Adults are skilled at perceiving subjective contours in regions without any local image information (e.g., Ginsburg, 1975; Kanizsa, 1976). Here we examined the development of this skill and the effect thereon of the support ratio (i.e., the ratio of the physically specified contours to the total contour length). Children (6-, 9-, and 12-year-olds) and adults discriminated between fat and skinny shapes formed by subjective or luminance-defined contours. By 9 years of age, children were as sensitive as adults to small differences in luminance-defined contours, but not until 12 years of age were children as sensitive as adults in performing the same task with subjective contours. Remarkably, 6-year-olds' sensitivity to subjective contours was independent of the support ratio, unlike that of older children and adults. The results suggest that, during middle childhood, the interpolation of subjective contours becomes tied to the support ratio, so that contours that are more likely to reflect the contours of real objects (i.e., highly supported contours) are more easily interpolated.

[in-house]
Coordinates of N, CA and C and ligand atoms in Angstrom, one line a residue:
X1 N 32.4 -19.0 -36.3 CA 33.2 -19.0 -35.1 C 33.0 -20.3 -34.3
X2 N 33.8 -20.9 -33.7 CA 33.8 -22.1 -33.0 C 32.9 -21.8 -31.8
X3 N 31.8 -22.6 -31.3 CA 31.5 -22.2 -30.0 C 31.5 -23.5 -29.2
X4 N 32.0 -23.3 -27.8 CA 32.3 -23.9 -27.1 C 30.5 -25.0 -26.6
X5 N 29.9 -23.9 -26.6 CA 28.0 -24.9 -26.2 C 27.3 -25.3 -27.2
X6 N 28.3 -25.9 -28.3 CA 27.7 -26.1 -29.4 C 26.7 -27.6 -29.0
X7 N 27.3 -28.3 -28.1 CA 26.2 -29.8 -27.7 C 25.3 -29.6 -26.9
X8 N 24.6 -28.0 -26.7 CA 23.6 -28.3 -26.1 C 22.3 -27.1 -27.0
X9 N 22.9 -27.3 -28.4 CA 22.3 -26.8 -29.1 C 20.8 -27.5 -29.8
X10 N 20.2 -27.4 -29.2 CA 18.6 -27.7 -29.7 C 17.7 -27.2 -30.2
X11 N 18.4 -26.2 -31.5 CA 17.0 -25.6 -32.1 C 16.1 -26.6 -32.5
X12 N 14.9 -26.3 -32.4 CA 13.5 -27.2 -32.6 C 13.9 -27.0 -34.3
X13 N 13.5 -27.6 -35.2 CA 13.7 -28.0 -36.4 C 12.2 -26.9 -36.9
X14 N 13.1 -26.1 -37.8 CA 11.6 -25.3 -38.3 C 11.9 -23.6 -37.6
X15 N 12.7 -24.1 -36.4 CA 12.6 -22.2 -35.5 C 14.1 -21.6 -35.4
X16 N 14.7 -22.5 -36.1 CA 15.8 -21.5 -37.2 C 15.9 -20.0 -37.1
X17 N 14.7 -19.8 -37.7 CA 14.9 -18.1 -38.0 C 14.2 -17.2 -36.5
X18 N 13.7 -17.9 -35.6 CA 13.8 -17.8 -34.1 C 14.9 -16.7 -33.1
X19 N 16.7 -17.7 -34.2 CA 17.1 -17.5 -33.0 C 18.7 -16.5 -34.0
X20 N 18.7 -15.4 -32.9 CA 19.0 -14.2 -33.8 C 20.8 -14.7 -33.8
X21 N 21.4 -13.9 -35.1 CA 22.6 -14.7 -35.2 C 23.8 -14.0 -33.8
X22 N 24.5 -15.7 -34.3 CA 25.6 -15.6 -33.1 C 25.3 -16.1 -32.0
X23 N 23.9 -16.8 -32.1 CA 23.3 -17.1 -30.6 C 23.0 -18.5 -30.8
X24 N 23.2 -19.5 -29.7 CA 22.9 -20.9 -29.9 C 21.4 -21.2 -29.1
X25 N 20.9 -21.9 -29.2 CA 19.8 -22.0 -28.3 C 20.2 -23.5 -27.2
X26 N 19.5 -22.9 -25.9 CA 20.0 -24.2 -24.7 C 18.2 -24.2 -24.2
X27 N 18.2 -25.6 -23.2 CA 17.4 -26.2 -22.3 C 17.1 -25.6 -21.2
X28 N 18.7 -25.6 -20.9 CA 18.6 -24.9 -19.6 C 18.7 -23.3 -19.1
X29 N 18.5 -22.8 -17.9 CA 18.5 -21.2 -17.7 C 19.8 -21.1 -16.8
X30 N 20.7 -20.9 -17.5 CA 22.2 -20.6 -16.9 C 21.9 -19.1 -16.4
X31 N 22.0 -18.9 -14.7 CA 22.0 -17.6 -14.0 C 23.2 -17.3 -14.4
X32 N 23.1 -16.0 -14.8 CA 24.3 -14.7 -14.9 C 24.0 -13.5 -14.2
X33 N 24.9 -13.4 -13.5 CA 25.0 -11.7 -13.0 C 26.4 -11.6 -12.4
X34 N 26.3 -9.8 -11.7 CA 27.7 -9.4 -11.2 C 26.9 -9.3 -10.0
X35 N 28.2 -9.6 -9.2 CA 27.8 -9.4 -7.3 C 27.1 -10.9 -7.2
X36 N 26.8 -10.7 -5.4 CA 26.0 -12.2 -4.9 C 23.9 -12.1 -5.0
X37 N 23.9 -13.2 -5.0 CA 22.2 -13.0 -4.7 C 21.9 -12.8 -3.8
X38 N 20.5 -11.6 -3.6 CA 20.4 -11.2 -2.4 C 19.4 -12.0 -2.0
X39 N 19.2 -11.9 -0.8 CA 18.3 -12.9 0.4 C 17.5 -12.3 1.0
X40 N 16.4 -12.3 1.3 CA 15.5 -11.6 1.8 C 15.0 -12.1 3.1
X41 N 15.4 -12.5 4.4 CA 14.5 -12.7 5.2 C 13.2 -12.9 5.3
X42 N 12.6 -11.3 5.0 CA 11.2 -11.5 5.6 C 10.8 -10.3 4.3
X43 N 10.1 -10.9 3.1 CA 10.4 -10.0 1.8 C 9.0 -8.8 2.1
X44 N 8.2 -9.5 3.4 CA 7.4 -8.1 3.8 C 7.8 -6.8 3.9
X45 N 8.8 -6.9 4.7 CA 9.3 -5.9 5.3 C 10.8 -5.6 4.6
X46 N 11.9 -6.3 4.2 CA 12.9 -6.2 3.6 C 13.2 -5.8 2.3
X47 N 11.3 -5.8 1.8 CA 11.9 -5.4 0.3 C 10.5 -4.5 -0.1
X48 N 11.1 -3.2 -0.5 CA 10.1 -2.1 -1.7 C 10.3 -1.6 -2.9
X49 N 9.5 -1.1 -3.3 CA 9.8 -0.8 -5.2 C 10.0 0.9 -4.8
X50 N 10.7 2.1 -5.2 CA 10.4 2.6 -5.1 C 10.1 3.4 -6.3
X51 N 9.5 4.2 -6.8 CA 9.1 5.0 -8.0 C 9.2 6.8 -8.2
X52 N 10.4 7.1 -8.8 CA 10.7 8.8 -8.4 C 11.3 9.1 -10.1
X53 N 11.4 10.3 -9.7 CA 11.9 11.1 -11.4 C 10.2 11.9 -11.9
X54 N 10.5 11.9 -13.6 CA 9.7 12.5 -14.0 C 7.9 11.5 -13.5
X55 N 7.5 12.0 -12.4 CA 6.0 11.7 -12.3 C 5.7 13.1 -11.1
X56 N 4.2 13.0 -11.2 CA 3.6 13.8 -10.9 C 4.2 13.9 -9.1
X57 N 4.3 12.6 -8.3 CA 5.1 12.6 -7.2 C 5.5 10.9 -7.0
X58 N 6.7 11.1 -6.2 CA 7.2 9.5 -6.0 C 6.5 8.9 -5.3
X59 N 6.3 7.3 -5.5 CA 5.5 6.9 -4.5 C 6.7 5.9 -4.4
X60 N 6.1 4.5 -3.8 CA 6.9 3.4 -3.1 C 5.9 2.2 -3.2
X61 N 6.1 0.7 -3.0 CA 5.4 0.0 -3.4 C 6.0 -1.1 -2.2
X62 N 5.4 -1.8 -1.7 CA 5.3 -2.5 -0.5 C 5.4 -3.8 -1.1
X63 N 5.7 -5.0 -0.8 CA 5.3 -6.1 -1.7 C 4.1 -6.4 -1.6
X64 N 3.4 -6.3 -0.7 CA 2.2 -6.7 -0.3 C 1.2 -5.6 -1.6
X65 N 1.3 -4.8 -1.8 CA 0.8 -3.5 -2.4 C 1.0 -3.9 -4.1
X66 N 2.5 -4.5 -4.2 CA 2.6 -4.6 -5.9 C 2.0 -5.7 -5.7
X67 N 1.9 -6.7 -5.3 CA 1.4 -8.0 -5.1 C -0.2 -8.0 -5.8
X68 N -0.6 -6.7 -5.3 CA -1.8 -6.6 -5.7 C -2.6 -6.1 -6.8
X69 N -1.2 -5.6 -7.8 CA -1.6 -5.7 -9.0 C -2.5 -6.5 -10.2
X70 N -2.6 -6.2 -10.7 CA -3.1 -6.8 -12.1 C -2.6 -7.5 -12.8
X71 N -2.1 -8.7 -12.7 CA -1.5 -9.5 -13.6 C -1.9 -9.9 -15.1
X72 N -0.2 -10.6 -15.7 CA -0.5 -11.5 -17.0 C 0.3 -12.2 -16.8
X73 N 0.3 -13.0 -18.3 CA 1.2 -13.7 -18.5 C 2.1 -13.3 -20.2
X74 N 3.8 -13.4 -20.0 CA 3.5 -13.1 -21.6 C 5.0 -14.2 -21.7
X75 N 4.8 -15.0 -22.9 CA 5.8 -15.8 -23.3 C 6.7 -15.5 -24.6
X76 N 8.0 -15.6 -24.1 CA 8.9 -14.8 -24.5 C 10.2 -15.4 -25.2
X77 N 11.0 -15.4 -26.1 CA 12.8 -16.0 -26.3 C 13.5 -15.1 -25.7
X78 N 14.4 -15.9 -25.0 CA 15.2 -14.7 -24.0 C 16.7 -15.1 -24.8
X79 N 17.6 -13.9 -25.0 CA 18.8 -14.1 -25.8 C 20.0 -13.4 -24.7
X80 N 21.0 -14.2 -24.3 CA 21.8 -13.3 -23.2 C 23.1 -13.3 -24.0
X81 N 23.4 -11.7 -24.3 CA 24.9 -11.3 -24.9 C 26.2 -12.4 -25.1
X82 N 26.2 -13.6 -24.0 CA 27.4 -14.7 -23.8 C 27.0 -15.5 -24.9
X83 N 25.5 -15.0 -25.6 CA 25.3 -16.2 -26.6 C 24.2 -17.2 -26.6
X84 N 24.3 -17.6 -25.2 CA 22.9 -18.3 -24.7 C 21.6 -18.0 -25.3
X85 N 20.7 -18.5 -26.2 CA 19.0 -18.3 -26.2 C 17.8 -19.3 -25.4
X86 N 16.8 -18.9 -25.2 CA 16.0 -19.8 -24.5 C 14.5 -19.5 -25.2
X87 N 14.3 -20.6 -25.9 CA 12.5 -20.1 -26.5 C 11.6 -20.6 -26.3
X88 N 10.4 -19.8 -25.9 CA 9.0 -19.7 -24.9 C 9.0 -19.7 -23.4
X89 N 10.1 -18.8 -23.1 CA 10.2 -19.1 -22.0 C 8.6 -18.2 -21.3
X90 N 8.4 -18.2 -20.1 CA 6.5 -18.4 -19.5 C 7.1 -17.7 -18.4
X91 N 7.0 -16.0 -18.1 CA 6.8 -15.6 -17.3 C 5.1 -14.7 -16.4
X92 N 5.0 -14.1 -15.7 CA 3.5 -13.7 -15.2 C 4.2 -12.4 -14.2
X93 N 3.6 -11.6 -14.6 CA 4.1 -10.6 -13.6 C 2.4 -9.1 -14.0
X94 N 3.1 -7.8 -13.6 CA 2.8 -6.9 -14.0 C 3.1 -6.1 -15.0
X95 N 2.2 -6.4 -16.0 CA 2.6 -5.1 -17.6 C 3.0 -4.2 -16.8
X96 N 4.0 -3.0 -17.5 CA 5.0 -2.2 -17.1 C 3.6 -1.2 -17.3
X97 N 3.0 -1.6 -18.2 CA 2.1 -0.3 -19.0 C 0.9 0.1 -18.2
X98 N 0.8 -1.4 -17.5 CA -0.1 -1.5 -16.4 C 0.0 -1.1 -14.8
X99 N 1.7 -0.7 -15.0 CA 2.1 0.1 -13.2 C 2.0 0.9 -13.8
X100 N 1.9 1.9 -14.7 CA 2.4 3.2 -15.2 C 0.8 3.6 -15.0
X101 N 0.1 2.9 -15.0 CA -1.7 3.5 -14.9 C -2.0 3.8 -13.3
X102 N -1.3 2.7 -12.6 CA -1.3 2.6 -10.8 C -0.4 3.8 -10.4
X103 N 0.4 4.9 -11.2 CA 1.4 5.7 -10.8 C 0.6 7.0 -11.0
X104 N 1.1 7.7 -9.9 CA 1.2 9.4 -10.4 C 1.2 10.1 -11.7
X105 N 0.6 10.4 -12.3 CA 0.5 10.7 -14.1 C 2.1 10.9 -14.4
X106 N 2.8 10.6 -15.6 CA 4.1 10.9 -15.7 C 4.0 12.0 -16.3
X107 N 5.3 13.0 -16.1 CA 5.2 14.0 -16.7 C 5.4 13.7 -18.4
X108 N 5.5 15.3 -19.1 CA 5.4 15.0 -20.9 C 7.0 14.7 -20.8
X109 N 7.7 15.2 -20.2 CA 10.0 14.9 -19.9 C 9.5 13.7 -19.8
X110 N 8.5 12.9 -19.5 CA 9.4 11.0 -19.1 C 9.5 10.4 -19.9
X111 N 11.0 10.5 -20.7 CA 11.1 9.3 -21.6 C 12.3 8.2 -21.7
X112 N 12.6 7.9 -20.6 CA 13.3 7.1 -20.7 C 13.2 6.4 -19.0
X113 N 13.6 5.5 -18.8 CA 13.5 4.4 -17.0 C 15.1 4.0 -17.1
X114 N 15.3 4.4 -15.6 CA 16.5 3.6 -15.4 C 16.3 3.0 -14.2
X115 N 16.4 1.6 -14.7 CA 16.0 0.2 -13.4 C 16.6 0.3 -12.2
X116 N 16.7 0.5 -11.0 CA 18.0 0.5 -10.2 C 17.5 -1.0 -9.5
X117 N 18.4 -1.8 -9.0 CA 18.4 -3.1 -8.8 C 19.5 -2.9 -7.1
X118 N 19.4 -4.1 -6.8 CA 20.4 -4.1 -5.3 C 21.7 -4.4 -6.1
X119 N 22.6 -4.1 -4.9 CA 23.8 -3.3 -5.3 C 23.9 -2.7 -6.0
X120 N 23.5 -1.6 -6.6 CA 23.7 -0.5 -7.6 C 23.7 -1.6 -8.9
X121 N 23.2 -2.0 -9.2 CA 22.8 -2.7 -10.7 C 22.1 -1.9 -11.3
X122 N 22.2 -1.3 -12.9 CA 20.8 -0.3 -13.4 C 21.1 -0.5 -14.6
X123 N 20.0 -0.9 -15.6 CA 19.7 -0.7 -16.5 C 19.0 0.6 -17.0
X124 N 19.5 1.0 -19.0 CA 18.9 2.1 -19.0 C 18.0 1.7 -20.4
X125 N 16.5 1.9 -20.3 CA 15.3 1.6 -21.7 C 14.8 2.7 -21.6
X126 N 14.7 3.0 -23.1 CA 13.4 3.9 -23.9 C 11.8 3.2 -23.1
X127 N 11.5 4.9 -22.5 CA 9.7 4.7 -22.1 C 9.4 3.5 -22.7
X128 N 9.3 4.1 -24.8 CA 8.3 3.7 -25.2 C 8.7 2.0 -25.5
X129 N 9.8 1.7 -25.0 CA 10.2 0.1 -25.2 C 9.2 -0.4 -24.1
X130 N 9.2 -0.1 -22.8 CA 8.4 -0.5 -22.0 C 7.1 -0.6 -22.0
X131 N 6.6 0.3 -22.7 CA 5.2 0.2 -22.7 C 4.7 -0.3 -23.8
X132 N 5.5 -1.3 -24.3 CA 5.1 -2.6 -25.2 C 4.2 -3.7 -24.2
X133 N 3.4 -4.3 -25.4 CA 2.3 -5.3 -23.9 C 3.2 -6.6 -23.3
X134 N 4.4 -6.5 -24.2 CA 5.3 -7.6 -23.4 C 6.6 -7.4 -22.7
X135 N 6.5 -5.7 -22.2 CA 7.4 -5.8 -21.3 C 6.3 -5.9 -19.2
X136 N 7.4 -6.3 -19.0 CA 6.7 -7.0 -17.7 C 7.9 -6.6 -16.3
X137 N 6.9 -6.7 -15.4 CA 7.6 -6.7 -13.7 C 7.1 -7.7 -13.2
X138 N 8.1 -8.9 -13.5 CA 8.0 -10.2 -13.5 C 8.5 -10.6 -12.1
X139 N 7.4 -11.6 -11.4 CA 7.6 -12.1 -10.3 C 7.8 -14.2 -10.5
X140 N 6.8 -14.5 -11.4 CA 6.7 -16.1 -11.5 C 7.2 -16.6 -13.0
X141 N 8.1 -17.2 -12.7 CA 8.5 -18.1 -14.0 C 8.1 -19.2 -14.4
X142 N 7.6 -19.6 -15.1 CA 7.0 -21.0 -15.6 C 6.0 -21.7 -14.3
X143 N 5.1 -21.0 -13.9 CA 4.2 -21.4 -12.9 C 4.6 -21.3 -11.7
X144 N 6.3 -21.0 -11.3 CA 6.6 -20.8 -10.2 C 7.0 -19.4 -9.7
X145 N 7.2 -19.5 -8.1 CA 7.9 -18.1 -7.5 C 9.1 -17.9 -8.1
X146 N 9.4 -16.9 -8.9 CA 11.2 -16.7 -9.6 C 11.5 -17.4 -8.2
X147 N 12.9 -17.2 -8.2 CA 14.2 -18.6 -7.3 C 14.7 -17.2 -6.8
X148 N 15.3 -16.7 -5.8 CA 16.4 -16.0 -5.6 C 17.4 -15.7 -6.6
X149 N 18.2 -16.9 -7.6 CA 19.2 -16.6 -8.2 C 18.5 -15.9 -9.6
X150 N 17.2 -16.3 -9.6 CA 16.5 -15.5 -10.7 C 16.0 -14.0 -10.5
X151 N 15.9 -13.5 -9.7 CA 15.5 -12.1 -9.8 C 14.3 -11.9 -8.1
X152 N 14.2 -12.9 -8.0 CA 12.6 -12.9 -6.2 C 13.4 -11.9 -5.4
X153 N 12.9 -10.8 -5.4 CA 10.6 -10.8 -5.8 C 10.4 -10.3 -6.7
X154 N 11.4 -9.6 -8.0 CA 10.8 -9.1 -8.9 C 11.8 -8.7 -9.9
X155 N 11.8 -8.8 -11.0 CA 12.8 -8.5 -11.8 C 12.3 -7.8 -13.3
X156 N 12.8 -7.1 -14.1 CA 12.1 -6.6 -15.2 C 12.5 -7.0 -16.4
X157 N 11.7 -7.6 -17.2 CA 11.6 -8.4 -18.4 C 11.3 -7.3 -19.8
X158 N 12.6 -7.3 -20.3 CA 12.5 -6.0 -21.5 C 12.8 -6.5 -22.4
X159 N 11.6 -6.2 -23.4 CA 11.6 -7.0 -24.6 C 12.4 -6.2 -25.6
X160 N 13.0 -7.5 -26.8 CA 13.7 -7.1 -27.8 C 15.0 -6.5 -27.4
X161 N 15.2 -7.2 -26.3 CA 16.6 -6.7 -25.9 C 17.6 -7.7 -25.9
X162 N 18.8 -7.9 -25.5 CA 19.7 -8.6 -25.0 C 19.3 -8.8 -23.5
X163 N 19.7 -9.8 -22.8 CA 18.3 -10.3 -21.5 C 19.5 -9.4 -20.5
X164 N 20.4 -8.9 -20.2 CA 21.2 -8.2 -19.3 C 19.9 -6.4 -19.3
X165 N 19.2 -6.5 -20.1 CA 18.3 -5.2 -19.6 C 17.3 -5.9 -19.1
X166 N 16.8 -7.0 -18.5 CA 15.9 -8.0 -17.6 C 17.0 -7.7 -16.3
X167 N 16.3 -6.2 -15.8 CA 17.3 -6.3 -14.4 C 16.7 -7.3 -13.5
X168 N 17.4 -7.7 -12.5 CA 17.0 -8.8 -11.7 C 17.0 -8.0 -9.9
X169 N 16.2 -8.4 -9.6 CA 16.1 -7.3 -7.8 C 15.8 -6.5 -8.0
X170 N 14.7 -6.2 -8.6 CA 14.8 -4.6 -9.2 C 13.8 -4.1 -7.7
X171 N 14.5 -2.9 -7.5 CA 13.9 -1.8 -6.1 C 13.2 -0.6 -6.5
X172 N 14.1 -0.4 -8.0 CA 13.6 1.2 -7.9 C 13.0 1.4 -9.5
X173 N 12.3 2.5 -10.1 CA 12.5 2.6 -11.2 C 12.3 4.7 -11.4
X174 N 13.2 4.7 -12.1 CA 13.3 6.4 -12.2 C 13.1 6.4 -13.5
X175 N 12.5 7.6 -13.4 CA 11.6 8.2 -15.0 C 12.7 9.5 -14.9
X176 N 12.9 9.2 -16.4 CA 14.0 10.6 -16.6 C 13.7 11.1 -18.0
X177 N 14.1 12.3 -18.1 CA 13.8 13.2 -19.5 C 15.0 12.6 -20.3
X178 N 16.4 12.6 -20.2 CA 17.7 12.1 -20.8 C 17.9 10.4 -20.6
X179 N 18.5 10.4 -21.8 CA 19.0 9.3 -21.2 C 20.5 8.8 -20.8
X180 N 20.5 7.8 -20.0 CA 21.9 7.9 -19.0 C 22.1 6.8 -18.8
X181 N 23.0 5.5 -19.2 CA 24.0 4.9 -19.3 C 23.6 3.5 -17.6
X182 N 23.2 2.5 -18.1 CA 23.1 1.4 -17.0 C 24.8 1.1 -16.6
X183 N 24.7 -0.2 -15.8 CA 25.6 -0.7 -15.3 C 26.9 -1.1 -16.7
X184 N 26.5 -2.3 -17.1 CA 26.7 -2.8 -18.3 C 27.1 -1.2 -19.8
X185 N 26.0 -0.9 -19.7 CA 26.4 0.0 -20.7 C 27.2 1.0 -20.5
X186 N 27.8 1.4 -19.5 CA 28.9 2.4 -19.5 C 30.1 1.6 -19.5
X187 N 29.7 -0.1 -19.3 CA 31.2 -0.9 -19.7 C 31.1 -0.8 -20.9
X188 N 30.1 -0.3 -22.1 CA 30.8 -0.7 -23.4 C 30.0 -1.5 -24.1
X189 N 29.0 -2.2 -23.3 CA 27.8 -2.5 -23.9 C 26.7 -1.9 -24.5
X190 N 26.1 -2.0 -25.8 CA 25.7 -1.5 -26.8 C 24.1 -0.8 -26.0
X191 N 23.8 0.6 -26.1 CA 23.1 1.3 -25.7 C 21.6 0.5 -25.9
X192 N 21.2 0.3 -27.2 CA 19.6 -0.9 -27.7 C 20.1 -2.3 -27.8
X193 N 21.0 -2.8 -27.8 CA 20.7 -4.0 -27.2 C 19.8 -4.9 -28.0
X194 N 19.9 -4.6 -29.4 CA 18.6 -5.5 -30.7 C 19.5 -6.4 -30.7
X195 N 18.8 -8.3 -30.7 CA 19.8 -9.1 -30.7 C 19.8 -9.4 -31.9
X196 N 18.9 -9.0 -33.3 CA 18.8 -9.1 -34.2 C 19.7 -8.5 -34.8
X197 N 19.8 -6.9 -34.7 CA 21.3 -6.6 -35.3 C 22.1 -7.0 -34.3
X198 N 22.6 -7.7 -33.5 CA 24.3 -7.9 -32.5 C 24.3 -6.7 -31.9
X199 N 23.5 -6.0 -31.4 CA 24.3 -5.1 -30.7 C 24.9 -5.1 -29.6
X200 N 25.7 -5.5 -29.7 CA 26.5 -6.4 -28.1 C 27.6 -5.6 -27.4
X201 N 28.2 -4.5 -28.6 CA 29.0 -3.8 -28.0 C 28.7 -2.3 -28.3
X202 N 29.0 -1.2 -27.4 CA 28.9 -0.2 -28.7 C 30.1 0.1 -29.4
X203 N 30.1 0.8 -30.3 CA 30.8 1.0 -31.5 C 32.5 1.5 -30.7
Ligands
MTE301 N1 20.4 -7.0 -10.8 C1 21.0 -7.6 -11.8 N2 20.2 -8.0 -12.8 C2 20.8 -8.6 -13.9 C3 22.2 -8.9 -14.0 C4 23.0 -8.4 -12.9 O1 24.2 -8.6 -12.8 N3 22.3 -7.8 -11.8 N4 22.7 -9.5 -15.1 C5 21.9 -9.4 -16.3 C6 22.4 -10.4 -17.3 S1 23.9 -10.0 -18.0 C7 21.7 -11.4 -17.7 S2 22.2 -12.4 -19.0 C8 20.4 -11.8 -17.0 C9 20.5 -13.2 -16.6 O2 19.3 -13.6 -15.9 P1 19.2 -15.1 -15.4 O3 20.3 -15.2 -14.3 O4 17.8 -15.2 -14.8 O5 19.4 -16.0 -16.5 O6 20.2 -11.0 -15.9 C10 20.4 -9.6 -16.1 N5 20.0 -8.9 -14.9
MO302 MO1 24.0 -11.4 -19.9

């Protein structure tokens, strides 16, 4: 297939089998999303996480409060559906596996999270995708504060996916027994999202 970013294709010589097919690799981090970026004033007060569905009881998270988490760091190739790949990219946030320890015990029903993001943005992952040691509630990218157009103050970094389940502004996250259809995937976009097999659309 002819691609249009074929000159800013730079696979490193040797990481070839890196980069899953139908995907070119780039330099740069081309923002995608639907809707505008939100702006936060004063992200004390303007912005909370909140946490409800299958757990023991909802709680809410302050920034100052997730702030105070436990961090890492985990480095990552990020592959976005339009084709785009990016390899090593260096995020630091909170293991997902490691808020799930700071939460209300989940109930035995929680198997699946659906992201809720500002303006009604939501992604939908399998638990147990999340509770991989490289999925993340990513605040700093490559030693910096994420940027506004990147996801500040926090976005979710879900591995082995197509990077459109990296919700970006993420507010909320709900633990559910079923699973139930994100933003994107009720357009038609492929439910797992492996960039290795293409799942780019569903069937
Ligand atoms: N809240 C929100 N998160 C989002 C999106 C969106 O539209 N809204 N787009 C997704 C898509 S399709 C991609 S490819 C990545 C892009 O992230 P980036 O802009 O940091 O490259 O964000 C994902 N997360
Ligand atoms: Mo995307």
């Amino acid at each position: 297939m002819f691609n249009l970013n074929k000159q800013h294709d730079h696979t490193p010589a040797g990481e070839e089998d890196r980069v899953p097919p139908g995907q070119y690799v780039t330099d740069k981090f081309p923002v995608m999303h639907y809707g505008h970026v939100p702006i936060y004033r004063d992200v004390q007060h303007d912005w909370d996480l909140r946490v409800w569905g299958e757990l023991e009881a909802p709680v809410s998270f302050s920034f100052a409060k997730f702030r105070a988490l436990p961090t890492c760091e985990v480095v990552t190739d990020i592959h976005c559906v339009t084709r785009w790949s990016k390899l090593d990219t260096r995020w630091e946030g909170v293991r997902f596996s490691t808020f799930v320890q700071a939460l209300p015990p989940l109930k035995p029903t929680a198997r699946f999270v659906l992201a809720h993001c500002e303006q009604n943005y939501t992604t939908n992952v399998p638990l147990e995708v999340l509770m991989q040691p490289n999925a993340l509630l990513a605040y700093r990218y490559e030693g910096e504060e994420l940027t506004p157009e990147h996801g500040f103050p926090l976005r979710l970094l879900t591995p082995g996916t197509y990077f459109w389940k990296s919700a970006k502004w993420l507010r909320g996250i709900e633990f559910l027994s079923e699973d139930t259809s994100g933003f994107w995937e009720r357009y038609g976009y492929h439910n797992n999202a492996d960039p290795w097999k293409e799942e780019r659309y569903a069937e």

Bibliographical noteFunding Information:
This research was supported by a grant from the Canadian Institutes of Health Research ( MOP-36430 ). We thank Mohini Patel for her help in data collection. Some of these data were presented at the 2009 annual meeting of the Vision Sciences Society, Naples, Florida.
- Contour interpolation
- Shape formation
- Subjective contours
- Support ratio
ASJC Scopus subject areas
- Experimental and Cognitive Psychology
- Developmental and Educational Psychology